Women market vendors suffer because of gender inequalities


The income Pacific women earn from selling in markets is critical for their families and communities yet they endure violence and barriers in multiple forms while trying to do that.

This is one of the many issues surrounding violence against women and their economic empowerment that is being discussed at the Pacific’s major quadrennial meeting on gender-based violence taking place at the Warwick Resort in Sigatoka, Fiji.

“Market spaces around the Pacific illustrate the huge inequalities that women still face, including sexual harassment, unhygienic, inadequate and sub-standard selling spaces and absence of representation on vendors’ associations,” said Elizabeth Cox, a development worker who lives in Papua New Guinea, and whose passion for many years has been improving conditions for women market vendors around the Pacific.

Cox, affectionately known as Sabet, the former head of UN Women Pacific in Fiji, says the problems facing women do not just begin within the market precincts but start right from the women’s homes and plantations where they are often the main producers.

“Those problems begin at home, to get to market, on the way to market, at the market, on the way home from the market and when they are back home,” said Cox.

“These are all part of what we have to understand: that the violence is not just around the marketing and street trading.

“The violence is also happening before, whether they are allowed to go to the market, whether they have to take their children with them and then what happens to the money when they come home.

“Lack of control over the income is critical,” said Cox, who has worked with market vendors in PNG, Fiji, Solomons, and Vanuatu.

One of the difficulties women face is preventing their male partners from taking all of their income and savings.

The discussions taking place at the 7th Pacific Women’s Network Against Violence Against Women are focused on the multitude of issues surrounding violence against women in the Pacific.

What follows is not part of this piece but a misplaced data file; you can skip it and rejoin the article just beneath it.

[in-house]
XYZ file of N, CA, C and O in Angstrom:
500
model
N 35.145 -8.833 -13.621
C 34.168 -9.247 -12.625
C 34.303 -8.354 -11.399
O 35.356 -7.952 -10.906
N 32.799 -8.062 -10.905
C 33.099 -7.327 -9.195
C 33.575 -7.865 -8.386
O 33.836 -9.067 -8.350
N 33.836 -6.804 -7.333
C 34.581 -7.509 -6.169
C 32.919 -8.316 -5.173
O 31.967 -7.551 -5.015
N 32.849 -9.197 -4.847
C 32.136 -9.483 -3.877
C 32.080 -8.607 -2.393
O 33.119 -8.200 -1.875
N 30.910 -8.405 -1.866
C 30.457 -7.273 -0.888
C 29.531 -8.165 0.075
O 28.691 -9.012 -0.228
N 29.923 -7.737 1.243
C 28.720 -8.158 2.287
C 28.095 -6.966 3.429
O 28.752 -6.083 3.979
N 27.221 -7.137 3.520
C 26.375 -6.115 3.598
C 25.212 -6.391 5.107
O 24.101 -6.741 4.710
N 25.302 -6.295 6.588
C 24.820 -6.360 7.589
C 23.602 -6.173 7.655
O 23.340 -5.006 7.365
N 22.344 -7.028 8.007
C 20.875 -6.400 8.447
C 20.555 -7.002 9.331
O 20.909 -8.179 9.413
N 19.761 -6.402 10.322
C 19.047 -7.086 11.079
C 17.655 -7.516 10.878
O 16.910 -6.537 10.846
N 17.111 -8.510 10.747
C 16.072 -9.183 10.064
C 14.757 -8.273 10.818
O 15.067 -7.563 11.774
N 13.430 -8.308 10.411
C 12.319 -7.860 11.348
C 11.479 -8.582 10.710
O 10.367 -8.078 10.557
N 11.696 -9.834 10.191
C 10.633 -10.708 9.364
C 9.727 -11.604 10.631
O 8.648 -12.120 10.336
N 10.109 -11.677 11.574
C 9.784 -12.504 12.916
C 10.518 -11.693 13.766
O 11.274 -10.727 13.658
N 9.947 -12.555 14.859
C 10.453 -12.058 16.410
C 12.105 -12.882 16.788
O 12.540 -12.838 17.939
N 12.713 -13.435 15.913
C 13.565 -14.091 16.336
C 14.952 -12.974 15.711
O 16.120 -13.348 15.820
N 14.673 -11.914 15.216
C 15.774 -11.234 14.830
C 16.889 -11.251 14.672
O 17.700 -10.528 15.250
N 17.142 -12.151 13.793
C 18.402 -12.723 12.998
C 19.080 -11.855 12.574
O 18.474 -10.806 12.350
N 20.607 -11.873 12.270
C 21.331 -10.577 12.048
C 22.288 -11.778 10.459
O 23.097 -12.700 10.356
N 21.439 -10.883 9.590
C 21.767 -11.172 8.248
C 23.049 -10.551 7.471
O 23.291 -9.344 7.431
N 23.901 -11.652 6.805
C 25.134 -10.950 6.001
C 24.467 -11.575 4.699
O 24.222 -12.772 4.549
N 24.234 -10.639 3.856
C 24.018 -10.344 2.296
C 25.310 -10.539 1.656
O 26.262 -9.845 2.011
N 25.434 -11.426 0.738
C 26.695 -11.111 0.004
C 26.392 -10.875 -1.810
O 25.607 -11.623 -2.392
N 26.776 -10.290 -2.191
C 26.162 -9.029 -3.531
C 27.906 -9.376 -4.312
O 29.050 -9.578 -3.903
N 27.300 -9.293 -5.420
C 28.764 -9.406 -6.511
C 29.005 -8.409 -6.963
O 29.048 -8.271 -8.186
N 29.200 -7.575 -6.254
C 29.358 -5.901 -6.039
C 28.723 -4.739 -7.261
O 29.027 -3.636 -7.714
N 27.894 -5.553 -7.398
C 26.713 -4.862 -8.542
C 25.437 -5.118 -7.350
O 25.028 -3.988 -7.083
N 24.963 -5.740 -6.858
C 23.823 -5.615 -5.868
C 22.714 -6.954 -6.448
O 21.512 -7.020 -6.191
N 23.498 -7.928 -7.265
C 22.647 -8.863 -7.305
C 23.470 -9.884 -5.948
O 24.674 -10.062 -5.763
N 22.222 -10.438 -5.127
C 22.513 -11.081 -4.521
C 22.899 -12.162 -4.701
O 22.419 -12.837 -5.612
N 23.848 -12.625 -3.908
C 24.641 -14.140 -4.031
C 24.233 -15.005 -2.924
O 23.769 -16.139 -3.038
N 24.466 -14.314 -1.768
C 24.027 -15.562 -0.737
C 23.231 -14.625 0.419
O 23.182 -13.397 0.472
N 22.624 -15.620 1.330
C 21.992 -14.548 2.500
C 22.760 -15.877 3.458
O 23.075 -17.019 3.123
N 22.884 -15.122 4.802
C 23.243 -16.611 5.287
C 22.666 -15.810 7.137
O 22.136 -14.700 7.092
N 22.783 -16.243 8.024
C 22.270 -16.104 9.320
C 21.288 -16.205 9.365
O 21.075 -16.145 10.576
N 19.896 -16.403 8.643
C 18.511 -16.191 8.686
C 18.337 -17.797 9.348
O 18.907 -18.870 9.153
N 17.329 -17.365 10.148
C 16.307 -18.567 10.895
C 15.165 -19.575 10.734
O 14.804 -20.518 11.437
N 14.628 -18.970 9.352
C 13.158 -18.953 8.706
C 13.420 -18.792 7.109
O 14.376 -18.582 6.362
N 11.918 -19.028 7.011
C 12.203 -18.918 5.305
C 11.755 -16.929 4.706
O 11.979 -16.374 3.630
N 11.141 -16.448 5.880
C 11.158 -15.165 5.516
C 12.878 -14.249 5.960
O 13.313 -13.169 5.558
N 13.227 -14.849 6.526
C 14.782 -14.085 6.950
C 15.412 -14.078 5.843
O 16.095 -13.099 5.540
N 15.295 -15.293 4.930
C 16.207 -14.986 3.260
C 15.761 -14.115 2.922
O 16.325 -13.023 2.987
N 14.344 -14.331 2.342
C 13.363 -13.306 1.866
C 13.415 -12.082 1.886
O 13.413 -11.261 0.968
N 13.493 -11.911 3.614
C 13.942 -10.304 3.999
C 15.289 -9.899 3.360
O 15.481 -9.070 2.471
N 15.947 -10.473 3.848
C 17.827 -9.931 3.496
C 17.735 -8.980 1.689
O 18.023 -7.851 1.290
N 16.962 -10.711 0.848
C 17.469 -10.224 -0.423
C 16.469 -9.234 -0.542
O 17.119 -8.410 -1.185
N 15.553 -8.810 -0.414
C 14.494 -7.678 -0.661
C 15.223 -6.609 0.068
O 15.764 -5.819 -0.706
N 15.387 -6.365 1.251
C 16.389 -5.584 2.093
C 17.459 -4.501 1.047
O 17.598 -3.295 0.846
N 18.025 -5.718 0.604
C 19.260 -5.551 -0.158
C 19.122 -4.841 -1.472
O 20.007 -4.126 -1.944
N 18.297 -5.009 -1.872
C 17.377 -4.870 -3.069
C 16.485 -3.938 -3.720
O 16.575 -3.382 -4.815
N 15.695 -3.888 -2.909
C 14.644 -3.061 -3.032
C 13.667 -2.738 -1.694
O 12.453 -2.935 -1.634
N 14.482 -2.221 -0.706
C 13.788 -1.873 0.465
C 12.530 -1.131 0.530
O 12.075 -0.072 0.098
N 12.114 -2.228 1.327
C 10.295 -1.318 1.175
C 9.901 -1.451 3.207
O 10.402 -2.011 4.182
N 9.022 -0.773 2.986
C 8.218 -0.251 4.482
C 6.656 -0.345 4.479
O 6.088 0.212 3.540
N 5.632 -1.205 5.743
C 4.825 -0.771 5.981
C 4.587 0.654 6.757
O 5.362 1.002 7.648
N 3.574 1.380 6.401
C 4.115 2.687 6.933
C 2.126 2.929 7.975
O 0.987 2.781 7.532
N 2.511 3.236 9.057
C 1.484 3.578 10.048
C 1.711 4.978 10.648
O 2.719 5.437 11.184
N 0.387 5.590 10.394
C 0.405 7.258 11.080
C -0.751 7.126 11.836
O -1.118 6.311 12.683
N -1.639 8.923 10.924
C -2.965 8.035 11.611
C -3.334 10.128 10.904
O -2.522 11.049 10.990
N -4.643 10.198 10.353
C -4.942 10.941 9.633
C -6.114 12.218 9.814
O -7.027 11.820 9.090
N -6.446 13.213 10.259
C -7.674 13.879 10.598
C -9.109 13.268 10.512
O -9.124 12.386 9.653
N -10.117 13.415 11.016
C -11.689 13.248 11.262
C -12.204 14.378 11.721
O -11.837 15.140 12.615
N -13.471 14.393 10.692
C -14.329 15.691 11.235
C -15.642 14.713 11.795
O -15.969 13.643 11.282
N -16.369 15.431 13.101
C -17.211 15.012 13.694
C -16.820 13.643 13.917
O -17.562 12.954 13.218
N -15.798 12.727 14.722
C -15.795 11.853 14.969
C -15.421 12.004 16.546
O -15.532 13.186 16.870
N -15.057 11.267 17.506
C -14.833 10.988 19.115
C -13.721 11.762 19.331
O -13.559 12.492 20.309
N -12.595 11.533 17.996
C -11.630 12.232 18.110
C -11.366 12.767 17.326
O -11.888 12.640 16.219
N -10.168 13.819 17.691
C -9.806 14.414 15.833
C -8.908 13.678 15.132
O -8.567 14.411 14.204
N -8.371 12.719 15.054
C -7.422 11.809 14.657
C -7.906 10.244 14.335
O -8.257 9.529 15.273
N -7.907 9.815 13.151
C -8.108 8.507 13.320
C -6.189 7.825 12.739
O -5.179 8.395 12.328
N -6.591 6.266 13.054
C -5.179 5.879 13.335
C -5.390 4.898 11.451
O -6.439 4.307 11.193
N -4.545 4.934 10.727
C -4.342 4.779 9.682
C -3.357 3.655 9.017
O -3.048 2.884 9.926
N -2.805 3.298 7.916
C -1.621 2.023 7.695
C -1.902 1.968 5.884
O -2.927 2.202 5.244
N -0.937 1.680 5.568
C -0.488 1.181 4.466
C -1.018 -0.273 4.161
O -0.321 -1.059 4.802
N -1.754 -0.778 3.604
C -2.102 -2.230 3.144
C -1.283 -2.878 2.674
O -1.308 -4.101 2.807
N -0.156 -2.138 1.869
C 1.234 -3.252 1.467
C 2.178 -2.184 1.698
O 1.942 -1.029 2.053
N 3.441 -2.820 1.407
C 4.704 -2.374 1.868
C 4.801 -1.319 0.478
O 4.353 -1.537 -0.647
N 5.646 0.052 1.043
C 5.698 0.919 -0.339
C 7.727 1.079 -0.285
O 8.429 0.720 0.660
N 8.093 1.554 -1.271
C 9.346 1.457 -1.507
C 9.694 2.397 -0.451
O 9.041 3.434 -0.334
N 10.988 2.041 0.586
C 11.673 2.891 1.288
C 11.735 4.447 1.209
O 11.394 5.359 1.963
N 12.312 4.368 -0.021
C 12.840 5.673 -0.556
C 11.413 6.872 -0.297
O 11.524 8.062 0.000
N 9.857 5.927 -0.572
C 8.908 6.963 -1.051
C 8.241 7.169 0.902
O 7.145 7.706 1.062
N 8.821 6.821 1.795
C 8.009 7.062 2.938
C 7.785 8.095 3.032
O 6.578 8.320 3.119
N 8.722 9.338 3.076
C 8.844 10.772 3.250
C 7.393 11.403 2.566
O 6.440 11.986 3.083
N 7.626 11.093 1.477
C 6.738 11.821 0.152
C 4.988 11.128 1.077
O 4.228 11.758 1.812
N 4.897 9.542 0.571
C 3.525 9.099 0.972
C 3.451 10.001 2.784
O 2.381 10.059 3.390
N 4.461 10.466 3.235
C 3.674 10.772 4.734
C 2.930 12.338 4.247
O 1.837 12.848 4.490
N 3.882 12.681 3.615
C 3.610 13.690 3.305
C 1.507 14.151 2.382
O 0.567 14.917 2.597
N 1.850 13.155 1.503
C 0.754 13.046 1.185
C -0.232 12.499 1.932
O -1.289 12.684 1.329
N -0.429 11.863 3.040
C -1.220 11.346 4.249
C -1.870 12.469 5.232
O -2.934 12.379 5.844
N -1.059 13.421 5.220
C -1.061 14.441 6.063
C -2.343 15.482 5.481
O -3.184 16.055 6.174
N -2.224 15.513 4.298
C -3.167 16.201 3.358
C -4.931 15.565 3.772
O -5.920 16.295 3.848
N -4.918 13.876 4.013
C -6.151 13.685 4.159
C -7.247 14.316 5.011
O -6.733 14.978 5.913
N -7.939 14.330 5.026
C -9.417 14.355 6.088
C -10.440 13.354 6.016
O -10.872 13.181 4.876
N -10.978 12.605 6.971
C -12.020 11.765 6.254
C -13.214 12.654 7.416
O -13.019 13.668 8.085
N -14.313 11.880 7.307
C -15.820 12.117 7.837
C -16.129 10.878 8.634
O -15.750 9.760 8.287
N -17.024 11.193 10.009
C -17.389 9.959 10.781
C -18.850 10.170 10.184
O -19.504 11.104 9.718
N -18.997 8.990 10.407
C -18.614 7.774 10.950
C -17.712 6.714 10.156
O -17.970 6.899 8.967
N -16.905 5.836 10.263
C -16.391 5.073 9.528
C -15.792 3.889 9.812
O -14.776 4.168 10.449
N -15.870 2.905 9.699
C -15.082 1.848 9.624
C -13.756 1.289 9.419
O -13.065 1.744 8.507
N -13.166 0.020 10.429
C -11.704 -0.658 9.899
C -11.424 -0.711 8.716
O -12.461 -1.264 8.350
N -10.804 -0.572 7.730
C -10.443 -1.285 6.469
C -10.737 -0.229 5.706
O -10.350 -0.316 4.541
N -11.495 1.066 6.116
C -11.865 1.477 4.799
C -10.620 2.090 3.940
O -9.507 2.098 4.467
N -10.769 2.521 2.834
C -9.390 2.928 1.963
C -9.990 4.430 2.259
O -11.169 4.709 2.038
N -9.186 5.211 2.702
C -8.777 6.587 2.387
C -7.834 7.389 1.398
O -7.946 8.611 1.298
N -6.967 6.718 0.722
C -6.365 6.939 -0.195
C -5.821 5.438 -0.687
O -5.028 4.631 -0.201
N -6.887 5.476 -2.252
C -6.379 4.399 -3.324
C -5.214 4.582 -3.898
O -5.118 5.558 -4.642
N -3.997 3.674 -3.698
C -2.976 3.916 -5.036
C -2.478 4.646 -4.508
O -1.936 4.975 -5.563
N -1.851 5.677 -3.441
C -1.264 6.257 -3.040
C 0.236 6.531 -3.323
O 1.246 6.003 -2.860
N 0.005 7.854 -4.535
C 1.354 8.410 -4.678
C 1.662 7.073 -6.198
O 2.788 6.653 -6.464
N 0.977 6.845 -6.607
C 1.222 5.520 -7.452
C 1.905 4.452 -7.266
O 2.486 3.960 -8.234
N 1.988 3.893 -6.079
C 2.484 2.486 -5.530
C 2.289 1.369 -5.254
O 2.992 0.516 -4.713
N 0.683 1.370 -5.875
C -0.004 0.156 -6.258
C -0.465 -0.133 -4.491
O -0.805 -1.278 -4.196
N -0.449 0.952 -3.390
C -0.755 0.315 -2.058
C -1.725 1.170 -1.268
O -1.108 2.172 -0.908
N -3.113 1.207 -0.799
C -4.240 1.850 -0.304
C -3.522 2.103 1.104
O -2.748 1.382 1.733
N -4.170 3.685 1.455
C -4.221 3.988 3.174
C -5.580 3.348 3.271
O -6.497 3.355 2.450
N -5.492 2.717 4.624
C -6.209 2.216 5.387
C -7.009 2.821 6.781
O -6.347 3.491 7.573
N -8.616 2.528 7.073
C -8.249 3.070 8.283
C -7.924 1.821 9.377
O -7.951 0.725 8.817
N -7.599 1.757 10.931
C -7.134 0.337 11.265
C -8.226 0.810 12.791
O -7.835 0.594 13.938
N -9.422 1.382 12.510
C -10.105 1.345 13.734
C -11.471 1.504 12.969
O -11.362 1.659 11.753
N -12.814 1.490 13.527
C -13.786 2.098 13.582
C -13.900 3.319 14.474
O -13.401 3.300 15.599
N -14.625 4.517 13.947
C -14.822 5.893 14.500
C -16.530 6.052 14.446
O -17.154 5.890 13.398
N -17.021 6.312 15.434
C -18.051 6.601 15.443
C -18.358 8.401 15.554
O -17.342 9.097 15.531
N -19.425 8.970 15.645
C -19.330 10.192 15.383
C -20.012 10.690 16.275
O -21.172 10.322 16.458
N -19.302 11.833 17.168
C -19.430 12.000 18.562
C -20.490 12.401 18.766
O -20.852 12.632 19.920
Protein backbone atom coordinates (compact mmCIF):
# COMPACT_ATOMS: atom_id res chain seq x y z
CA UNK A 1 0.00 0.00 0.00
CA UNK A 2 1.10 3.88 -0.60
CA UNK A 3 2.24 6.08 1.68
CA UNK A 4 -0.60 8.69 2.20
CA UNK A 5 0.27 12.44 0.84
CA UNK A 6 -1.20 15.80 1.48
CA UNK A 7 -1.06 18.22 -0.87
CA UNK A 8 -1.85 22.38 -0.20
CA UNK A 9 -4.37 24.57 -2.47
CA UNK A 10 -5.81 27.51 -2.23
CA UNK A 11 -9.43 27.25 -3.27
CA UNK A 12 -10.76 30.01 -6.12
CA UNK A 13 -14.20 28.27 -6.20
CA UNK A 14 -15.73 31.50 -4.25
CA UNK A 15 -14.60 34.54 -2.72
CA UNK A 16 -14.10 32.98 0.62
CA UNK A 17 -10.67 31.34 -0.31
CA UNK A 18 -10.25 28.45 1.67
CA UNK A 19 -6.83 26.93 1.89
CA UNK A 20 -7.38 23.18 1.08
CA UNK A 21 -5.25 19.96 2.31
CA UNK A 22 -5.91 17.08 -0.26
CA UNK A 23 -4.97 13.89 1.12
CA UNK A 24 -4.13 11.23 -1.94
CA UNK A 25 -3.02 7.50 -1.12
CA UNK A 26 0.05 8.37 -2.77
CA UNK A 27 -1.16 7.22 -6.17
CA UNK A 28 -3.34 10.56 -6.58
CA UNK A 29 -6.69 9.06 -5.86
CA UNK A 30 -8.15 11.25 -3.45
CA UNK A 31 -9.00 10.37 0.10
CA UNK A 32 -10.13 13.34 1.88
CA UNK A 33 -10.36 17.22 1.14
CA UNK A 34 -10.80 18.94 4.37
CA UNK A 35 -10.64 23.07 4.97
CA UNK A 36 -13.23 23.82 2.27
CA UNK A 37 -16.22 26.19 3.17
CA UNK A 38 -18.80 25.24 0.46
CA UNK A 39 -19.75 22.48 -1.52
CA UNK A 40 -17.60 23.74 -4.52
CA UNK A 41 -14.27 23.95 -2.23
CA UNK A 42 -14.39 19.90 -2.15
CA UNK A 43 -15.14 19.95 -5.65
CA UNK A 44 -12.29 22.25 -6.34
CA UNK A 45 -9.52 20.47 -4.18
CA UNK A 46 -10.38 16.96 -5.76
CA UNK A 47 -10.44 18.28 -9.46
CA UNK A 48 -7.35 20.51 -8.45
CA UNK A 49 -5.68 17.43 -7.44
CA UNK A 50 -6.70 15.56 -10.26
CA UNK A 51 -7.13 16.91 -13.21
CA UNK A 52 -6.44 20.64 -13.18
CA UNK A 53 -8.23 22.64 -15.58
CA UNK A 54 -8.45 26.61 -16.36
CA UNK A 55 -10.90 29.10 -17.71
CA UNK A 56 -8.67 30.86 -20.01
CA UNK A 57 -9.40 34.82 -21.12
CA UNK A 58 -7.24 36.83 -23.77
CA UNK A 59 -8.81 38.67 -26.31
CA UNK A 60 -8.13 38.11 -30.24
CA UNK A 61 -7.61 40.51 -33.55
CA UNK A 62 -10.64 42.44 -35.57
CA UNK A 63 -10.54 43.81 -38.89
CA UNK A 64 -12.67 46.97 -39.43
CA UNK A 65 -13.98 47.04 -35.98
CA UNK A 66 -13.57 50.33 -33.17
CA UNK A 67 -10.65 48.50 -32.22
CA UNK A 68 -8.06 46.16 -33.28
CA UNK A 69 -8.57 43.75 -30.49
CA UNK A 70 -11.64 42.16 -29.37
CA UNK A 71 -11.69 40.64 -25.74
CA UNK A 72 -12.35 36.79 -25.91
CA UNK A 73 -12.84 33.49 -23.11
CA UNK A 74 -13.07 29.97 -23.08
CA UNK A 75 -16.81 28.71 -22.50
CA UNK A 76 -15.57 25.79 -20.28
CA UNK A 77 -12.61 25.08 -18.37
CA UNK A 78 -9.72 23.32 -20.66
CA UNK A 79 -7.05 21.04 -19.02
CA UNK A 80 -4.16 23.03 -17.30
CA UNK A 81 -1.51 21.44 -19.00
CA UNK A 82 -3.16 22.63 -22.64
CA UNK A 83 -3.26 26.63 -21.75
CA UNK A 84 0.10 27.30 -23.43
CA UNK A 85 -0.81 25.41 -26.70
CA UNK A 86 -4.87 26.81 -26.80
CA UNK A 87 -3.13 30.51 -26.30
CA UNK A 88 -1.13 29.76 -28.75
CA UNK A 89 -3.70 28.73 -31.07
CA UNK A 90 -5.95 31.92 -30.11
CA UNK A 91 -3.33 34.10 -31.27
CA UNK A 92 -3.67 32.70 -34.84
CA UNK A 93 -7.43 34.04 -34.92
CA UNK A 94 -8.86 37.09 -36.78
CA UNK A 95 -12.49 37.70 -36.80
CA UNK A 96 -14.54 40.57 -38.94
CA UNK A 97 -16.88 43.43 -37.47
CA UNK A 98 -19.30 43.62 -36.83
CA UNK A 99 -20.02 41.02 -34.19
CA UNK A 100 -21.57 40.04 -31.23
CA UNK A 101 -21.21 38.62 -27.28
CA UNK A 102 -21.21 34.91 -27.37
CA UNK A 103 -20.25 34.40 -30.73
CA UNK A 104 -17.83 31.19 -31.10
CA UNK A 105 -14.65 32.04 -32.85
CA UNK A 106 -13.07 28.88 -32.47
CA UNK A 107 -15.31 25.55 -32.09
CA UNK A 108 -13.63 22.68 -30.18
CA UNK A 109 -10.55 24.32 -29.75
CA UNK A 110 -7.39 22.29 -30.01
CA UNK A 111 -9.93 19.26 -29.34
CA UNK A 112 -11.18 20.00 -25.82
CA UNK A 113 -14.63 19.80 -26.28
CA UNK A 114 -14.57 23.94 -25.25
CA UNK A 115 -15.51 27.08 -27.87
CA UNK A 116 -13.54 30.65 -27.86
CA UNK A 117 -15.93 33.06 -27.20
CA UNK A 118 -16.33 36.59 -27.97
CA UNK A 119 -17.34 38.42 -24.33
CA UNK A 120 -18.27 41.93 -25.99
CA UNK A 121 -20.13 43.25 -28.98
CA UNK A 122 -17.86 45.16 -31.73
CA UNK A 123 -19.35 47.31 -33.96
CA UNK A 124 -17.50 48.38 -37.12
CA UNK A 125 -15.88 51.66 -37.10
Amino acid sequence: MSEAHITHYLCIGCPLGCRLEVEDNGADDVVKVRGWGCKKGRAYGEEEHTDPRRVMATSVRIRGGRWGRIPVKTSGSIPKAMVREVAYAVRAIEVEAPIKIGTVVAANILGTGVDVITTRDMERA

Held every four years, the meeting gathers practitioners, government agencies, and their representatives and organizations responding to violence against women and children.

More than 60 people are attending the current meeting, which runs from Aug. 12 to 19 and is focused on the theme of responding to and preventing violence against women and girls in the Pacific.

The meeting has heard updates from 13 countries and territories on the work at a national level and how it links to regional and international mechanisms aimed at ending violence against women and girls.

Religious fundamentalism, patriarchy and cultural barriers and how they affect the rights of women and girls to live a life free from violence are being discussed.

Other topics include: the health system and the protocols for dealing with survivors of sexual and physical violence; women’s access to the justice system; prevention initiatives and how men can work with women to prevent violence.

A number of men working with women’s organizations to end violence in their communities will also be participating. These Male Advocates for Women’s Human Rights have undergone training on working in partnership with women to change men’s attitudes and behaviours about violence.

Participating at the meeting are representatives from the Cook Islands, PNG and Bougainville, Federated States of Micronesia, Kiribati, Nauru, New Caledonia, Solomon Islands, Tonga, Vanuatu, and Fiji.

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